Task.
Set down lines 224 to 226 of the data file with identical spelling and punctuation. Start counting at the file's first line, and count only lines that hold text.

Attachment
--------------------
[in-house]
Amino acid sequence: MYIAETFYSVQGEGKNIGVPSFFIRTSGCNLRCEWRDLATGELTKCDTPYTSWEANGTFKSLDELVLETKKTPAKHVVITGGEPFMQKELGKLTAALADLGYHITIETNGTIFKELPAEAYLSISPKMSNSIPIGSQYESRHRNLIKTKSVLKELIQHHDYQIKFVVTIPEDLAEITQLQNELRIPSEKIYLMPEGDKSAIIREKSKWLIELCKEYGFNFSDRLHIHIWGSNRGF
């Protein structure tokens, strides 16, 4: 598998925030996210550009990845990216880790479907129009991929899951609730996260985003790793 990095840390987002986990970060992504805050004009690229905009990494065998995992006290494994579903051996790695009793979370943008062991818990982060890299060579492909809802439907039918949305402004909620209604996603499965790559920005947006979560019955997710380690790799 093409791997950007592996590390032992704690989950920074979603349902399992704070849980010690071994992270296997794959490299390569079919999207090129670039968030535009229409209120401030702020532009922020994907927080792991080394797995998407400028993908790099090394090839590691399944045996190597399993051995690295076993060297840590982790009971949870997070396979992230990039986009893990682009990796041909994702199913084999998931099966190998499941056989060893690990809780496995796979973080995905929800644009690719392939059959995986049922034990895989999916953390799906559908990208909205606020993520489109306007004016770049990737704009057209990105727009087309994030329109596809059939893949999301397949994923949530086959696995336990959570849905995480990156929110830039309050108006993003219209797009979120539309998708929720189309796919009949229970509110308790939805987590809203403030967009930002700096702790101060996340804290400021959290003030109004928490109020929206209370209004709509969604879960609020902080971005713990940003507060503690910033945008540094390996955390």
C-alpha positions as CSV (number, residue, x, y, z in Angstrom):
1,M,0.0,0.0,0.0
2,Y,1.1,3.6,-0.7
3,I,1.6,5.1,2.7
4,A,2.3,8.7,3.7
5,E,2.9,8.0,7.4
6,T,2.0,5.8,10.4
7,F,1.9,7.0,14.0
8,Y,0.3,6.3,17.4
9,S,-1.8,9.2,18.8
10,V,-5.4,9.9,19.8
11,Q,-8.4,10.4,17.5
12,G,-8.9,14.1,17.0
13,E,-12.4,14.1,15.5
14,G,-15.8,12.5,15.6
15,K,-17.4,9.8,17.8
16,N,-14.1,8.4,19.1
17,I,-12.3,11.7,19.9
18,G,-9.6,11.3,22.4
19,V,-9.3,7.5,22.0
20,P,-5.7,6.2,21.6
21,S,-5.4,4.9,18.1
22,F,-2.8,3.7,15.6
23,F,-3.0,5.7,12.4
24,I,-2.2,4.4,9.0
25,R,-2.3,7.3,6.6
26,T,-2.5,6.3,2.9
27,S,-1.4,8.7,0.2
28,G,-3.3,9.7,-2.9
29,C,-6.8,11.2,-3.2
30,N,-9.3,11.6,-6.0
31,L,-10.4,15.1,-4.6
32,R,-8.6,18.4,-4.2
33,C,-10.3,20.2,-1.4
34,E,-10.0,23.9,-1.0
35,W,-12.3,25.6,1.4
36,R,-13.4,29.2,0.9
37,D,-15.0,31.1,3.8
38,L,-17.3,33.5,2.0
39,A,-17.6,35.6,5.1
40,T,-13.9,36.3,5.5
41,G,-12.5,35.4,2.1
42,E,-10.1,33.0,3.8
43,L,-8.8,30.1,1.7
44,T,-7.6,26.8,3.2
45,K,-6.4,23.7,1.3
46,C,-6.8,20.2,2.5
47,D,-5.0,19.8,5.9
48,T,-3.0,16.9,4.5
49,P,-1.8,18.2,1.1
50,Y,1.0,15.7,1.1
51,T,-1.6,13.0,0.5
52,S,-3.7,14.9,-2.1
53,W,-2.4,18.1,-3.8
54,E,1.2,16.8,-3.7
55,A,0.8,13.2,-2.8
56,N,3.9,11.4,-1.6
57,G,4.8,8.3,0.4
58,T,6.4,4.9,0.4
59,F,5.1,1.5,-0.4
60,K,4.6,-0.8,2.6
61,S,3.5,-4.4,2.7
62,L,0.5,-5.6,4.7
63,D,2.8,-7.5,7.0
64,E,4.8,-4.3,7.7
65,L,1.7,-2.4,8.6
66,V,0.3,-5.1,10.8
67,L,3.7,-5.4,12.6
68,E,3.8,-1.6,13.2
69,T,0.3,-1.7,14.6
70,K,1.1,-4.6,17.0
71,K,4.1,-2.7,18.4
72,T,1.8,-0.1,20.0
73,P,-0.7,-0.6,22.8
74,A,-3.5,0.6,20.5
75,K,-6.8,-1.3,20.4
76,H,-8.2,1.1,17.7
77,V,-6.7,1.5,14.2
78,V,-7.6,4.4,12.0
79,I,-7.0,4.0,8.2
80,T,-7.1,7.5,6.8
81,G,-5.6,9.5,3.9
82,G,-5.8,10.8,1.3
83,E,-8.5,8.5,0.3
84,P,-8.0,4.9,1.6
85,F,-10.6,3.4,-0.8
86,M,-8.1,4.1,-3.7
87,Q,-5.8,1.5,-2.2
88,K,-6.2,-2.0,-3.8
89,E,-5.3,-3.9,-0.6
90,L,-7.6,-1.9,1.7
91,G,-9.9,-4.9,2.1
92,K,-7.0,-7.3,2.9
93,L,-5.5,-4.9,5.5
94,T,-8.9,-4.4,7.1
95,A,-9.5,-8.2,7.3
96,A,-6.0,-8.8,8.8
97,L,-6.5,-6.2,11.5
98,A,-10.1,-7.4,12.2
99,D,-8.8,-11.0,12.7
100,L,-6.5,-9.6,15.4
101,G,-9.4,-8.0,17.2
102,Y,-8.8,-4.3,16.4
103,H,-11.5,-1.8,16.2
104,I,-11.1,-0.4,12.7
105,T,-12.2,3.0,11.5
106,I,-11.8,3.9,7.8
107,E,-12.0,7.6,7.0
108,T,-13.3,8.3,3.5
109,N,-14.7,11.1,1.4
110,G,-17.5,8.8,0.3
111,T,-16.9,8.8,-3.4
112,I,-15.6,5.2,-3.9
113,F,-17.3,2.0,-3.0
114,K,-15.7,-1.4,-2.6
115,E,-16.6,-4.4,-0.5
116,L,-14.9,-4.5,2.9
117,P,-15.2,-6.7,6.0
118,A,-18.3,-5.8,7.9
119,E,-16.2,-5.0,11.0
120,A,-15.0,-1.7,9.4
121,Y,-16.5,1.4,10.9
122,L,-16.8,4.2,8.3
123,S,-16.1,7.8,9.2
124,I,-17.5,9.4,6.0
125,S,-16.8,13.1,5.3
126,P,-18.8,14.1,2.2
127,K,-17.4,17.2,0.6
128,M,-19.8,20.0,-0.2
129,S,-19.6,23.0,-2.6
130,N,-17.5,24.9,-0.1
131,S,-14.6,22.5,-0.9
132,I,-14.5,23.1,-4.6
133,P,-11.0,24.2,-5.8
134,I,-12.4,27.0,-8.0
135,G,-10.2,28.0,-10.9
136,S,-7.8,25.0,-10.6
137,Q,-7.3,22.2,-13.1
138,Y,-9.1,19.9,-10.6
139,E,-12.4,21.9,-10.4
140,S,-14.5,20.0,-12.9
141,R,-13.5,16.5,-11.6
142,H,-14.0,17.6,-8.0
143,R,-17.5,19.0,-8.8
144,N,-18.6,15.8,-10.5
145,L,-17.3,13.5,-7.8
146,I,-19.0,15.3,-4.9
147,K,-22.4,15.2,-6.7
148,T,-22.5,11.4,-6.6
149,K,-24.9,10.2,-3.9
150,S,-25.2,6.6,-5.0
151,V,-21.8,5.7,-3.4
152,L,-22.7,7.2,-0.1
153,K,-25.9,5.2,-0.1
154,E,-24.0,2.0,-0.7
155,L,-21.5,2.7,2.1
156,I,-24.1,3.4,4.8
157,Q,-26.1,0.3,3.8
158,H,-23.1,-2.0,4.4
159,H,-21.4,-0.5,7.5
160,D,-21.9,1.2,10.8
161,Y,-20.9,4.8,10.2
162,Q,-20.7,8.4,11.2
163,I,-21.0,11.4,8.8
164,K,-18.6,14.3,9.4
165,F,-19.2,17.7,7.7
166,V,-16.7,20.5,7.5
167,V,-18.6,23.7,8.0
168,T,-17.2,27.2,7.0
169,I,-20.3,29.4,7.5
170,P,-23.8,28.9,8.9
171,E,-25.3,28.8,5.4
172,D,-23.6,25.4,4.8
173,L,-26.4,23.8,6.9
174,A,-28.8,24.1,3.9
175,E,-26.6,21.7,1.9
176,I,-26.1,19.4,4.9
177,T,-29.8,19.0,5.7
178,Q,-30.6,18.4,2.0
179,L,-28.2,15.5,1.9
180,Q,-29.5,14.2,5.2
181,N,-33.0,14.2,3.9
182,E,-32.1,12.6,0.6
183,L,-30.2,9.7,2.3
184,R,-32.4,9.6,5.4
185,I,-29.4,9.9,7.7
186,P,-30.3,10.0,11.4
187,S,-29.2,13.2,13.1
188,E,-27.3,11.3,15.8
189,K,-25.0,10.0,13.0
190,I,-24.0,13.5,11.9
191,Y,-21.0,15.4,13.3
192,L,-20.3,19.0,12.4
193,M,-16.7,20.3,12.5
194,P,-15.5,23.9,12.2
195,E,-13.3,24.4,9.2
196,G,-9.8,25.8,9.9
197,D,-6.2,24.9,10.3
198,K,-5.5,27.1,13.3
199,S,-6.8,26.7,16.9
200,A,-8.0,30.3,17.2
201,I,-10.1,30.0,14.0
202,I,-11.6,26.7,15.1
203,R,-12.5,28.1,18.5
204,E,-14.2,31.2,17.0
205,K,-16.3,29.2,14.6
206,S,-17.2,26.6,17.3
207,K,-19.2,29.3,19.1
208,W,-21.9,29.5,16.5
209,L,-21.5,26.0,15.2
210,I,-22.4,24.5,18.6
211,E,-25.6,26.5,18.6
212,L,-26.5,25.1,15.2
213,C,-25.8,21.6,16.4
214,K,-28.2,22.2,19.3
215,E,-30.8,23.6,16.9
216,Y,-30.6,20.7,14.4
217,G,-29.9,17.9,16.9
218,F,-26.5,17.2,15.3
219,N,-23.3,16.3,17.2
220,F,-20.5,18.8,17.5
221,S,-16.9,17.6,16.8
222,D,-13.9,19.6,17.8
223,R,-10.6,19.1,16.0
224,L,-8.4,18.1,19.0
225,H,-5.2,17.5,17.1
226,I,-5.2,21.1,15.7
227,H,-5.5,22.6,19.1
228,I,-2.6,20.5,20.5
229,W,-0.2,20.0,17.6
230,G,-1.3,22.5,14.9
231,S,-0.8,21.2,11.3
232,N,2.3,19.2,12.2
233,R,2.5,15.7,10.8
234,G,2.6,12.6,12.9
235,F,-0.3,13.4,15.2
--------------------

220,F,-20.5,18.8,17.5
221,S,-16.9,17.6,16.8
222,D,-13.9,19.6,17.8